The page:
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Kin “[find] each other’s lives inscrutable” in this rich, sharp story about the way identity is formed.

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THE VANISHING HALF

Inseparable identical twin sisters ditch home together, and then one decides to vanish.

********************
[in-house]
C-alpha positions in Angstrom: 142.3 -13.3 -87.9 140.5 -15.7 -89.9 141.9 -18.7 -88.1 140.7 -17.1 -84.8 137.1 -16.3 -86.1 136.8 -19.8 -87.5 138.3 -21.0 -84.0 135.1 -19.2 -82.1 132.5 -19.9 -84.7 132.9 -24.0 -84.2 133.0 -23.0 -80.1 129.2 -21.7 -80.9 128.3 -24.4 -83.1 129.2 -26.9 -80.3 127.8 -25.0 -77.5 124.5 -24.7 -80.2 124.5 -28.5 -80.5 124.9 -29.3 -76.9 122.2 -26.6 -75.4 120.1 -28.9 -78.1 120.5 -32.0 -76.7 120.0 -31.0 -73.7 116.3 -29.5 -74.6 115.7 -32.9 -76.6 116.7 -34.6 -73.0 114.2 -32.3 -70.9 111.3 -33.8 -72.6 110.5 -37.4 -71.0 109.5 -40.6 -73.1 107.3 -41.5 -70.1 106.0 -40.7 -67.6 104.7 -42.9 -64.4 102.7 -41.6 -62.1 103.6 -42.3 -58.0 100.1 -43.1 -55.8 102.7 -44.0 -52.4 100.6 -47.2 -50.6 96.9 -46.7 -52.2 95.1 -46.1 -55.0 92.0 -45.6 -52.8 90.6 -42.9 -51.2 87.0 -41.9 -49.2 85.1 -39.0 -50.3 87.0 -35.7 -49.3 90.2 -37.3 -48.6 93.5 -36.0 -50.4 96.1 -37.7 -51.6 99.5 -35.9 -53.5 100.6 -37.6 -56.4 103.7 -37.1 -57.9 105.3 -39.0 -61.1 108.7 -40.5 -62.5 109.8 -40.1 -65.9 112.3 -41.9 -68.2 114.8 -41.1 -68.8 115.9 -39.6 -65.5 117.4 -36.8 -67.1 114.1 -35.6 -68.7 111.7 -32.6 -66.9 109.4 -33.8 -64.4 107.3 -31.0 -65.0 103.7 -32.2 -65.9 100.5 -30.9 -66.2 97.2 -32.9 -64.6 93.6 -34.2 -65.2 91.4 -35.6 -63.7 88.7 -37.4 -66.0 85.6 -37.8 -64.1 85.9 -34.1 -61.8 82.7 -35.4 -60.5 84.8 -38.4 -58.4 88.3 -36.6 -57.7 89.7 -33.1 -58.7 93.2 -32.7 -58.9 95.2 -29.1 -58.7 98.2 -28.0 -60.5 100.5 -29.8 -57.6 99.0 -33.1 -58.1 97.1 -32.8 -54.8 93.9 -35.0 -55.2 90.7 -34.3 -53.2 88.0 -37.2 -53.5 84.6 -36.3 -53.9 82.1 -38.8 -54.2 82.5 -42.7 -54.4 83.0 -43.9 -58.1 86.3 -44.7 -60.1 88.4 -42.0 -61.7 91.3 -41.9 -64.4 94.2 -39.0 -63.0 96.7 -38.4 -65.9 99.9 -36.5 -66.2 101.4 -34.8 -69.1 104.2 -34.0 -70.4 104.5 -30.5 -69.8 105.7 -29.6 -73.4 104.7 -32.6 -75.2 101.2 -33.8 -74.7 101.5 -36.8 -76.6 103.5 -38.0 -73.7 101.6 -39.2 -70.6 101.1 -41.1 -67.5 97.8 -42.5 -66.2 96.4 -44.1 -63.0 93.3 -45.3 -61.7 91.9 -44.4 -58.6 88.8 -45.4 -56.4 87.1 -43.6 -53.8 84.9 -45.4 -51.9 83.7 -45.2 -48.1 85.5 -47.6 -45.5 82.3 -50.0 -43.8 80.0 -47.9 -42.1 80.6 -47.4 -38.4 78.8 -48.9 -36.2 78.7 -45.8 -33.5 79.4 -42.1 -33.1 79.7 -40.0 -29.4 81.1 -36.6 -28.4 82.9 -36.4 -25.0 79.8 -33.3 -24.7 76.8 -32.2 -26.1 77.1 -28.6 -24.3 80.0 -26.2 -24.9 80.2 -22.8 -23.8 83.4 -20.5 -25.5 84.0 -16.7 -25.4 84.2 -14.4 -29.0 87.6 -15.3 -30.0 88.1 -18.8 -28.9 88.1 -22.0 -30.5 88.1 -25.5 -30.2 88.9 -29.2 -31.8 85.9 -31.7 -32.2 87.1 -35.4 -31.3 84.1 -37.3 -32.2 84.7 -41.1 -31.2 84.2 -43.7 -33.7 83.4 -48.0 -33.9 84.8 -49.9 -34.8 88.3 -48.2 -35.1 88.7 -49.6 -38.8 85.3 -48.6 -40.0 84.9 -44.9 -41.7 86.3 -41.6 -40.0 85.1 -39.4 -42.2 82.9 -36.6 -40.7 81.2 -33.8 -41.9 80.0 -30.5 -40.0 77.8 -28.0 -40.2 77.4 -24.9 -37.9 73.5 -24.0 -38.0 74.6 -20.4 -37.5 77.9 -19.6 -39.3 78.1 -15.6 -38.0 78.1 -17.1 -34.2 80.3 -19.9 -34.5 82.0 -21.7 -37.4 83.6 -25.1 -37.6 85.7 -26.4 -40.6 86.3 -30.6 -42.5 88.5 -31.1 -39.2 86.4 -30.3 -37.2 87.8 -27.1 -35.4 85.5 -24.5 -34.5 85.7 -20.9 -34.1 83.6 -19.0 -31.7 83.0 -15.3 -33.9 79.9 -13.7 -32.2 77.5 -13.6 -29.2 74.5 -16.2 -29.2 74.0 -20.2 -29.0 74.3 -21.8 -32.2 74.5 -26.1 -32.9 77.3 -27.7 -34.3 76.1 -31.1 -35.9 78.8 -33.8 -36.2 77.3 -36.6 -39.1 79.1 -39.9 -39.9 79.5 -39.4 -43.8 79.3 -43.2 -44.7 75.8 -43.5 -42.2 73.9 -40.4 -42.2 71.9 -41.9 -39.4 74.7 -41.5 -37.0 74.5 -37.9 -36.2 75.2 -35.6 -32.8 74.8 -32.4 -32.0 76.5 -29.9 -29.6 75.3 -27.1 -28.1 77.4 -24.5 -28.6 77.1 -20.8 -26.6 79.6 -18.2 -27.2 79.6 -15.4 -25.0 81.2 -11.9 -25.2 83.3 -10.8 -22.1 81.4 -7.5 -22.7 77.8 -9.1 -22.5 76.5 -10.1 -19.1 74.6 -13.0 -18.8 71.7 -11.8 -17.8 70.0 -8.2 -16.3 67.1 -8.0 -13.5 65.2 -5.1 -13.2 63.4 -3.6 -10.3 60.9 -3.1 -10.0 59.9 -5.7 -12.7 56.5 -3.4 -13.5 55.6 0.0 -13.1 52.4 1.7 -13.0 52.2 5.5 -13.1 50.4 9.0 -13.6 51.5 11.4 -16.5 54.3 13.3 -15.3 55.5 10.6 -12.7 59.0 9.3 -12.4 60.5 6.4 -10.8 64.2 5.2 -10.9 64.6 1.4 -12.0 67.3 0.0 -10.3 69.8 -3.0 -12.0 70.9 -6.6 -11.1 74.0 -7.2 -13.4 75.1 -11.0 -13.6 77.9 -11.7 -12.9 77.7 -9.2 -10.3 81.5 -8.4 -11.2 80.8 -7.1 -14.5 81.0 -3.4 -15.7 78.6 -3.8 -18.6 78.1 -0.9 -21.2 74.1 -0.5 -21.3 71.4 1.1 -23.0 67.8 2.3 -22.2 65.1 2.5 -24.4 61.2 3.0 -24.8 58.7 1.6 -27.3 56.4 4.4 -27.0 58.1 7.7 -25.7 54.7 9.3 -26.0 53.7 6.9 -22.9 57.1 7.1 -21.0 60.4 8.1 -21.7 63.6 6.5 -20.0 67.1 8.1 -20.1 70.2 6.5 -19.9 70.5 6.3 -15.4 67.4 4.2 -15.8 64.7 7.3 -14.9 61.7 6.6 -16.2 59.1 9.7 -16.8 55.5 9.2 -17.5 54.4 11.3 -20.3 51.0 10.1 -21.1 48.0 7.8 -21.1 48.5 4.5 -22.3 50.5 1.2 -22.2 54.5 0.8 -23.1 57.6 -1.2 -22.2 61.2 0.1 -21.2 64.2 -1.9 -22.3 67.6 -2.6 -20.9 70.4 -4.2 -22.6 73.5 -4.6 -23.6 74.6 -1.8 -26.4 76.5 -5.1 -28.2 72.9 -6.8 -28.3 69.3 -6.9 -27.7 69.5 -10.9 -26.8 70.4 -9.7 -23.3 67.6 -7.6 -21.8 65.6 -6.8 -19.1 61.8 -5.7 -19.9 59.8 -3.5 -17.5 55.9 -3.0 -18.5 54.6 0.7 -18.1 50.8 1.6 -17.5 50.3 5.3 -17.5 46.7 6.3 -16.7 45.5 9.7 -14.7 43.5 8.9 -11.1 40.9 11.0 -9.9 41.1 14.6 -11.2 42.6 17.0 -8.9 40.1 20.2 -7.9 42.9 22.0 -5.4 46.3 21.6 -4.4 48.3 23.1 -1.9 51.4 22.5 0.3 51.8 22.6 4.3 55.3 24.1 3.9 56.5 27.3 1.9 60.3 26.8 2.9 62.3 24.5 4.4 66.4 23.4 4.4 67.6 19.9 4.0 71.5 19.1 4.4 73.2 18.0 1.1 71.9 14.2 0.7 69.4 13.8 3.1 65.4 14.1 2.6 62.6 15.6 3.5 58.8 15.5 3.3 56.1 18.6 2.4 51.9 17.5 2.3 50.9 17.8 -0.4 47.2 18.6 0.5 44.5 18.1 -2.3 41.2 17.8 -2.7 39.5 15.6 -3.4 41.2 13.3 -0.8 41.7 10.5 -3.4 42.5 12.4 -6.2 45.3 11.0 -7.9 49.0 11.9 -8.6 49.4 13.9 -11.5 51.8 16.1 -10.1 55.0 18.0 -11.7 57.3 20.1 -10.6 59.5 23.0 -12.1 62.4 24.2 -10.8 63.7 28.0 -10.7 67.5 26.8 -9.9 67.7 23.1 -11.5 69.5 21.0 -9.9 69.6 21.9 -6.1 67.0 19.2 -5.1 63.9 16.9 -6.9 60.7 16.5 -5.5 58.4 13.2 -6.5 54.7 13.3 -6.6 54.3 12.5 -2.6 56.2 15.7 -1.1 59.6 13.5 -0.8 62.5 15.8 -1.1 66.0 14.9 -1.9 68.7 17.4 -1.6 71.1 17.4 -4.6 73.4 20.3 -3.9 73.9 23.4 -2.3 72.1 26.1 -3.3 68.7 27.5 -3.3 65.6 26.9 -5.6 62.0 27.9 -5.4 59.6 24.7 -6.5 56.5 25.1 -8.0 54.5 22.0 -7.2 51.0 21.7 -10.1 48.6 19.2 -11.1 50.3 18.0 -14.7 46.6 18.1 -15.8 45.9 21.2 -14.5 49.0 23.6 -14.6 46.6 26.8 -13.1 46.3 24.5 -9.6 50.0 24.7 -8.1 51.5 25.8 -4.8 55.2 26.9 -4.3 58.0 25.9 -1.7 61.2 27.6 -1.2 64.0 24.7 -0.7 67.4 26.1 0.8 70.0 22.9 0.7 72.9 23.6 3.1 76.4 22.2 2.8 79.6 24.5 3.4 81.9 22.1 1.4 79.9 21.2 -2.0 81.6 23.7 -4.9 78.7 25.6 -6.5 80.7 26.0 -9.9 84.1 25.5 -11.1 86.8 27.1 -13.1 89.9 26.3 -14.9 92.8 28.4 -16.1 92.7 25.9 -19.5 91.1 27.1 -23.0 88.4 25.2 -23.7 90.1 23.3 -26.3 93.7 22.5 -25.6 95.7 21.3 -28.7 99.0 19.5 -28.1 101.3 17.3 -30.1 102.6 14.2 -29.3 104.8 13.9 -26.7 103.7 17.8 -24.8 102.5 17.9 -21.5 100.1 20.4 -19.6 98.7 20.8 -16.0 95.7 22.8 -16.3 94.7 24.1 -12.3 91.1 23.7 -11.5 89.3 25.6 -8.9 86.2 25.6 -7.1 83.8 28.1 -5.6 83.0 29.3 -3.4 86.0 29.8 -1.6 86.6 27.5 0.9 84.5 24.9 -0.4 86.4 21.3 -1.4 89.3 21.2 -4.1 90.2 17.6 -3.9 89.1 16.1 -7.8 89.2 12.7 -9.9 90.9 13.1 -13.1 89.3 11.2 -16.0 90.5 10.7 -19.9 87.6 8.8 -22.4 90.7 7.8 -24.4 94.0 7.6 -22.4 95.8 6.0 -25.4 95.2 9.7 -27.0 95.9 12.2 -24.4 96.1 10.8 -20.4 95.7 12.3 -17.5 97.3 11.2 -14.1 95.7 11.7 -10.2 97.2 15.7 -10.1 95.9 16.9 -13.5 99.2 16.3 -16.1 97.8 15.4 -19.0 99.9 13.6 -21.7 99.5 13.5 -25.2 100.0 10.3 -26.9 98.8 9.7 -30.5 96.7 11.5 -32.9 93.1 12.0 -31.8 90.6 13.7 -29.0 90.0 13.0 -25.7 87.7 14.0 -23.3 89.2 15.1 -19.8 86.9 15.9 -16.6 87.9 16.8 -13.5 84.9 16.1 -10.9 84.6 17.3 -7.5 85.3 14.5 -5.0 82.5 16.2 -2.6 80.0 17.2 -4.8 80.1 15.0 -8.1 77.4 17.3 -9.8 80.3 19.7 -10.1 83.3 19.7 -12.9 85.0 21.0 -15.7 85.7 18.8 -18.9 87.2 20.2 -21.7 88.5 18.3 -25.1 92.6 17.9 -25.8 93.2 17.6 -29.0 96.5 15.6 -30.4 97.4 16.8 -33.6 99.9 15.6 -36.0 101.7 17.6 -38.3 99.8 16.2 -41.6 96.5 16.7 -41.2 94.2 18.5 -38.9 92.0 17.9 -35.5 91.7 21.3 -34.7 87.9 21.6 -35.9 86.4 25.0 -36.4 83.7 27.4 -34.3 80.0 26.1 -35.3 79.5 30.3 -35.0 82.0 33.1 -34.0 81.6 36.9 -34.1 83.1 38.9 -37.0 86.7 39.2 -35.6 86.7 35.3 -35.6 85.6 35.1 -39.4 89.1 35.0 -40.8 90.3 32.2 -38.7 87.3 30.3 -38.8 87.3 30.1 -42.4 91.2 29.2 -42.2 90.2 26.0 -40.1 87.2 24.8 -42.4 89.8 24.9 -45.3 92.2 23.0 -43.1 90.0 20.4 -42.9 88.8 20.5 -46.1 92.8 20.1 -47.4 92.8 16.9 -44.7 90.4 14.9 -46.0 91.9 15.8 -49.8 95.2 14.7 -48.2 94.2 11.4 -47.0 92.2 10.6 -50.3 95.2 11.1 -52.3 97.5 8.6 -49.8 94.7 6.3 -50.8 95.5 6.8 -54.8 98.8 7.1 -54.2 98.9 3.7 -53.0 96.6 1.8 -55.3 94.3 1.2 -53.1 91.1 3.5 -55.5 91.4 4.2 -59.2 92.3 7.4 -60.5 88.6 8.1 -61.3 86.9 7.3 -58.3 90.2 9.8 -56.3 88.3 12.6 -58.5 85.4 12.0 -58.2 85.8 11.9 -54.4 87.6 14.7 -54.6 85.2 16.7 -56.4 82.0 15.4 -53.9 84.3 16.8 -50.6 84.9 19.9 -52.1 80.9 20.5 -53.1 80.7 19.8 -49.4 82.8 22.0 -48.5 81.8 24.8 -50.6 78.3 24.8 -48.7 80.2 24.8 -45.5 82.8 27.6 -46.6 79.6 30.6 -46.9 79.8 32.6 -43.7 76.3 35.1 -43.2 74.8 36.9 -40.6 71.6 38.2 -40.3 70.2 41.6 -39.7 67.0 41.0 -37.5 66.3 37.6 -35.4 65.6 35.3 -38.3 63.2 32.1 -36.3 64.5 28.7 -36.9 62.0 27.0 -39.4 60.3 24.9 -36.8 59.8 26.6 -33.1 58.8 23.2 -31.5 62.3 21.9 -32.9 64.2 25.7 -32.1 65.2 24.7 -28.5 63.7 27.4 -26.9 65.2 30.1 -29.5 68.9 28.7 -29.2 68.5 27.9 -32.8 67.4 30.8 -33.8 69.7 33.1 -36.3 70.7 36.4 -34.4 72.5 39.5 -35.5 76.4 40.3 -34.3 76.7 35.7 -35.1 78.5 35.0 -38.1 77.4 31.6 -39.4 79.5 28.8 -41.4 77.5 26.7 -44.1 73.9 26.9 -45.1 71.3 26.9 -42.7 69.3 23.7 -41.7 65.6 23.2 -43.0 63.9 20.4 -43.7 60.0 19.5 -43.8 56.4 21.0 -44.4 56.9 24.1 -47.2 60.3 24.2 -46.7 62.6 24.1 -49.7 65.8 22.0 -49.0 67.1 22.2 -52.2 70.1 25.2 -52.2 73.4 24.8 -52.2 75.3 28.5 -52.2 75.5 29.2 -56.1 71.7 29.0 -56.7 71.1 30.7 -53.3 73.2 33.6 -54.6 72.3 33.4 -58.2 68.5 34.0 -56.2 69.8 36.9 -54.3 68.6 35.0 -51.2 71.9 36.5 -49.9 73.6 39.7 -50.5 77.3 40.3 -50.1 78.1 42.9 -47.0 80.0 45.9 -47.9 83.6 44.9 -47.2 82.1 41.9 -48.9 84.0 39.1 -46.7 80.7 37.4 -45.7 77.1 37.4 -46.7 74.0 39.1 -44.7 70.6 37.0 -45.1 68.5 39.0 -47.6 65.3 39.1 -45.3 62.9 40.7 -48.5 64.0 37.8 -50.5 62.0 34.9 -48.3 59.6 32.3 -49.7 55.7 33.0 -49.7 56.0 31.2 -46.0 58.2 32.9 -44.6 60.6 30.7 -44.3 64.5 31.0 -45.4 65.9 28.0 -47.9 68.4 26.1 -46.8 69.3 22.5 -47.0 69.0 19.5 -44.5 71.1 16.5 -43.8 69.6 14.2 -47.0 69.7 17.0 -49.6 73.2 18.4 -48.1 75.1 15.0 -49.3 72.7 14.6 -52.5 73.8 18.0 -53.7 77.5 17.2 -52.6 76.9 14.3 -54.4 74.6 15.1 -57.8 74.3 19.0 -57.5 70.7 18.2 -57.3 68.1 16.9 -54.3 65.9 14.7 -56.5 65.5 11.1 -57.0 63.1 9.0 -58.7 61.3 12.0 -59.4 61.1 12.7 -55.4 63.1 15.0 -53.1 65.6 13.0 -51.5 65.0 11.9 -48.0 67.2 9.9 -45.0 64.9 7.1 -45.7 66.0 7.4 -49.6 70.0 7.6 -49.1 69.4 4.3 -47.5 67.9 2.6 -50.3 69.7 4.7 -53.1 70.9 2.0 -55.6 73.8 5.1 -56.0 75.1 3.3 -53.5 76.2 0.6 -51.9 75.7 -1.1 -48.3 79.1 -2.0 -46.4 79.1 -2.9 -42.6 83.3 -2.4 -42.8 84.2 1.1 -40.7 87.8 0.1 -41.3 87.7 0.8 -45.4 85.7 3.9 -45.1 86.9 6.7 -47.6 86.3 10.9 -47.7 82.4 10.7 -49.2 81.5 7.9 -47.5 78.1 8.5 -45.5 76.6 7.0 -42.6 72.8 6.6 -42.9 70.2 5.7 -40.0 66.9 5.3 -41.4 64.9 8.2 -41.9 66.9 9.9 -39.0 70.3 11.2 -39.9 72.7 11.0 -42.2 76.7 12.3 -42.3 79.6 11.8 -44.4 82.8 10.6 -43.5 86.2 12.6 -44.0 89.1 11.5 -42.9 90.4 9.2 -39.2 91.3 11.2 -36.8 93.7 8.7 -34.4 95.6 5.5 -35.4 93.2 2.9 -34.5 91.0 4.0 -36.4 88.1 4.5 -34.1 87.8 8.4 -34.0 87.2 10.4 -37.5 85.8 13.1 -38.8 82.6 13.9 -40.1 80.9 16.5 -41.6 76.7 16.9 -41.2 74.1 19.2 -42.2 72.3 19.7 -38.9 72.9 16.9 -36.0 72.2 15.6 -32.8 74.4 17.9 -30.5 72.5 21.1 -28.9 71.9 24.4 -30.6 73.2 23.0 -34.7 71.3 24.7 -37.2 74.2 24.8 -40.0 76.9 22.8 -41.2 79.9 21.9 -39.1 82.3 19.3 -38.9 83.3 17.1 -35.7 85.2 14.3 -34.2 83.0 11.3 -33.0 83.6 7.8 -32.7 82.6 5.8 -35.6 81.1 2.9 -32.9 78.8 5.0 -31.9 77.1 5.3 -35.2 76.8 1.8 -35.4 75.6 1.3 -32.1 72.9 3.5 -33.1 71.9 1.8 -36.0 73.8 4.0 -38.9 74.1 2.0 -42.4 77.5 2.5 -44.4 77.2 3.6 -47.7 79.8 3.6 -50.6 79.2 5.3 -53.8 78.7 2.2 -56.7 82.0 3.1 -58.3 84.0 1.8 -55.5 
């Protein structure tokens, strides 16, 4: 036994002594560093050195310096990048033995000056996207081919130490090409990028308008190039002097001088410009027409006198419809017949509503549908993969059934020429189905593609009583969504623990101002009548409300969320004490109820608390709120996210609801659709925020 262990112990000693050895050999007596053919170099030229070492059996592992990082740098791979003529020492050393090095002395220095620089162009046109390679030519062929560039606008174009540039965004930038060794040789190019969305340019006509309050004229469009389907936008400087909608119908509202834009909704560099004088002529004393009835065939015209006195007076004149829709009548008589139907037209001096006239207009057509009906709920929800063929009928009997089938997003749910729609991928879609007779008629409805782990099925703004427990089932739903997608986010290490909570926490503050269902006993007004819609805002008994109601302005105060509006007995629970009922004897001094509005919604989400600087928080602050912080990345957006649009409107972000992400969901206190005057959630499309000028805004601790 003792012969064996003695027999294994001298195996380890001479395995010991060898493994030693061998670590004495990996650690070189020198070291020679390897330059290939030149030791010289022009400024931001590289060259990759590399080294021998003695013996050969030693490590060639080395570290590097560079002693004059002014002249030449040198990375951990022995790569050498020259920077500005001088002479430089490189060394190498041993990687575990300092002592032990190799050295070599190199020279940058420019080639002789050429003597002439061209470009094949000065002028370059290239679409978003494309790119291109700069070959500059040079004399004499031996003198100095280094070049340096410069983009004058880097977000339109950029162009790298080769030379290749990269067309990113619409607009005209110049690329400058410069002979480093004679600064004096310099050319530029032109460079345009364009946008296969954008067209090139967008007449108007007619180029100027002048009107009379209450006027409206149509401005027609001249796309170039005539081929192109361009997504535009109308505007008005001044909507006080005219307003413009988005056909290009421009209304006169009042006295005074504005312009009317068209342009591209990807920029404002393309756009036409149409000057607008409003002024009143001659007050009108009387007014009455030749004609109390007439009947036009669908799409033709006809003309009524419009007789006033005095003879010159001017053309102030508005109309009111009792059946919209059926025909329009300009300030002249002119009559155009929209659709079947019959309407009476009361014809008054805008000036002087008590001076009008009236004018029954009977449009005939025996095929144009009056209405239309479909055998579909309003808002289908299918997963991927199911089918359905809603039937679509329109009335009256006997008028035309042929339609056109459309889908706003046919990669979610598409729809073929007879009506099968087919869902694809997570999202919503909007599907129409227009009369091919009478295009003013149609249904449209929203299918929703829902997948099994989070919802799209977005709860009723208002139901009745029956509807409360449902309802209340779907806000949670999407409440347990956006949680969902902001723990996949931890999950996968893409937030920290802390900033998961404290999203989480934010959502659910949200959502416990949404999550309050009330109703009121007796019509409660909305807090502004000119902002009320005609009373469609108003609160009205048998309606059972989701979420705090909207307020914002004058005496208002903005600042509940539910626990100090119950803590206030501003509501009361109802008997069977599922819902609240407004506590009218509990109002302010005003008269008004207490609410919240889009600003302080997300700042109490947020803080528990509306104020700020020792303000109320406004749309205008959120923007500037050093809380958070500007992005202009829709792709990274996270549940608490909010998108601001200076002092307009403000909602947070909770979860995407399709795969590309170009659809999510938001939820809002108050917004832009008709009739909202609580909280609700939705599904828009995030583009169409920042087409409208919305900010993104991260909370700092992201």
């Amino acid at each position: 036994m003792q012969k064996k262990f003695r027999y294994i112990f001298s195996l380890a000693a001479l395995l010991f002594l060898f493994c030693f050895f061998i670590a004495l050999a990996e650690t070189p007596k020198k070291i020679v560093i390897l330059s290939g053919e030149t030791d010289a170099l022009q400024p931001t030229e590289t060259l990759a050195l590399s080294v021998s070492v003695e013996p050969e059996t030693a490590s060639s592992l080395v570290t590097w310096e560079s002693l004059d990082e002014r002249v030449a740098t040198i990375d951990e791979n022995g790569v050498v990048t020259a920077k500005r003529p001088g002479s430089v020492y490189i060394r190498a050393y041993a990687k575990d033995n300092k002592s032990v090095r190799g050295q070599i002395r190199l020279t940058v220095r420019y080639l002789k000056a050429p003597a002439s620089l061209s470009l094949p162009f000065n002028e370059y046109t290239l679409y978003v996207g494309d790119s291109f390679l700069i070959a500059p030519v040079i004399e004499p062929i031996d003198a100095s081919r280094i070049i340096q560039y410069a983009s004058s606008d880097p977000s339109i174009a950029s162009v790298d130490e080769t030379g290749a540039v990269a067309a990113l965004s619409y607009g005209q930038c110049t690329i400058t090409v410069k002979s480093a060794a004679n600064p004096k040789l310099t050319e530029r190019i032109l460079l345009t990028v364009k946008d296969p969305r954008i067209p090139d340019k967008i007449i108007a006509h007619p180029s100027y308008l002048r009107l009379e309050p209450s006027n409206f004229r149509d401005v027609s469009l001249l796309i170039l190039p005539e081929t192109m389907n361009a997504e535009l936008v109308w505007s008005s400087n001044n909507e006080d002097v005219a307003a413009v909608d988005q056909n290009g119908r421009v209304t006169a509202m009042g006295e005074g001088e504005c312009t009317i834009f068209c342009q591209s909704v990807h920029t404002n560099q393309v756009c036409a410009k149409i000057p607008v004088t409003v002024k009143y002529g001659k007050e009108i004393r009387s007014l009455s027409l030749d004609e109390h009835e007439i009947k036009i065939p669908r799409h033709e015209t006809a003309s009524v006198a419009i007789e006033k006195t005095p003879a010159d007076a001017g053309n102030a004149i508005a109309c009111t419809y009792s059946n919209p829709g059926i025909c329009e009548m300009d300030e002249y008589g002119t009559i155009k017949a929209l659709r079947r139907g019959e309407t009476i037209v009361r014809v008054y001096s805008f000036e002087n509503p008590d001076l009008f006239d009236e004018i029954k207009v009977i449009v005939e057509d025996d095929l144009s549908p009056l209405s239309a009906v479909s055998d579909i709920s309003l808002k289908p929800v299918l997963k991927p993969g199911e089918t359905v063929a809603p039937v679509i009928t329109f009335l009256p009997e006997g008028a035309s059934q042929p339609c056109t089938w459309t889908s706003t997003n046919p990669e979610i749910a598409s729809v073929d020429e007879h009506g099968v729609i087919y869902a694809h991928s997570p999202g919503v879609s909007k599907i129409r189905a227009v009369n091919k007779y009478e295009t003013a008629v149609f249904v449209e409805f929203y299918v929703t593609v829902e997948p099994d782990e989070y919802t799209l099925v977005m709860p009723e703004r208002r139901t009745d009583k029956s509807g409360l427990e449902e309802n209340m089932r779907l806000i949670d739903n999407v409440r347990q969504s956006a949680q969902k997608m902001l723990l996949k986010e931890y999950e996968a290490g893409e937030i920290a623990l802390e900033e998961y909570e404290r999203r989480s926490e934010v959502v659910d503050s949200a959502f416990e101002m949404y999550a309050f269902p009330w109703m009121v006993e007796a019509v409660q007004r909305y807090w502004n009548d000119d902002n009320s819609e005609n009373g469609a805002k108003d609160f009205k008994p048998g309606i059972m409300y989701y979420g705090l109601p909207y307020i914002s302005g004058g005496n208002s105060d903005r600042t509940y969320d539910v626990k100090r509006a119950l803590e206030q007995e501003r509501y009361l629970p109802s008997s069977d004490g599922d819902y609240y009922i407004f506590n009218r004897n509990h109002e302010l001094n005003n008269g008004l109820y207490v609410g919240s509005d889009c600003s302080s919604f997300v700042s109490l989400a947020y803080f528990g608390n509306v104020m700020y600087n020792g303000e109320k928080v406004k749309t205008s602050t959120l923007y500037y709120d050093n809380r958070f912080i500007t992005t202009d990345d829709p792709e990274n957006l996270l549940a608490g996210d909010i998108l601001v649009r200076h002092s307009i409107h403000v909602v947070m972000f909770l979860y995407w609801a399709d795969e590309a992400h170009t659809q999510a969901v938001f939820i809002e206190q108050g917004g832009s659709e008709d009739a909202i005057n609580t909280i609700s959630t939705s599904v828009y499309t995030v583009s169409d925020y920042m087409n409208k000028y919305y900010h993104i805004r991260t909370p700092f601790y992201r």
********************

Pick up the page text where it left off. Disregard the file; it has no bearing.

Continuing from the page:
The talented Bennett fuels her fiction with secrets—first in her lauded debut, The Mothers (2016), and now in the assured and magnetic story of the Vignes sisters, light-skinned women parked on opposite sides of the color line. Desiree, the “fidgety twin,” and Stella, “a smart, careful girl,” make their break from stultifying rural Mallard, Louisiana, becoming 16-year-old runaways in 1954 New Orleans. The novel opens 14 years later as Desiree, fleeing a violent marriage in D.C., returns home with a different relative: her 8-year-old daughter, Jude. The gossips are agog: “In Mallard, nobody married dark....Marrying a dark man and dragging his blueblack child all over town was one step too far.” Desiree's decision seals Jude’s misery in this “colorstruck” place and propels a new generation of flight: Jude escapes on a track scholarship to UCLA. Tending bar as a side job in Beverly Hills, she catches a glimpse of her mother’s doppelgänger. Stella, ensconced in White society, is shedding her fur coat. Jude, so Black that strangers routinely stare, is unrecognizable to her aunt. All this is expertly paced, unfurling before the book is half finished; a reader can guess what is coming. Bennett is deeply engaged in the unknowability of other people and the scourge of colorism. The scene in which Stella adopts her White persona is a tour de force of doubling and confusion. It calls up Toni Morrison’s The Bluest Eye, the book's 50-year-old antecedent. Bennett's novel plays with its characters' nagging feelings of being incomplete—for the twins without each other; for Jude’s boyfriend, Reese, who is trans and seeks surgery; for their friend Barry, who performs in drag as Bianca. Bennett keeps all these plot threads thrumming and her social commentary crisp. In the second half, Jude spars with her cousin Kennedy, Stella's daughter, a spoiled actress.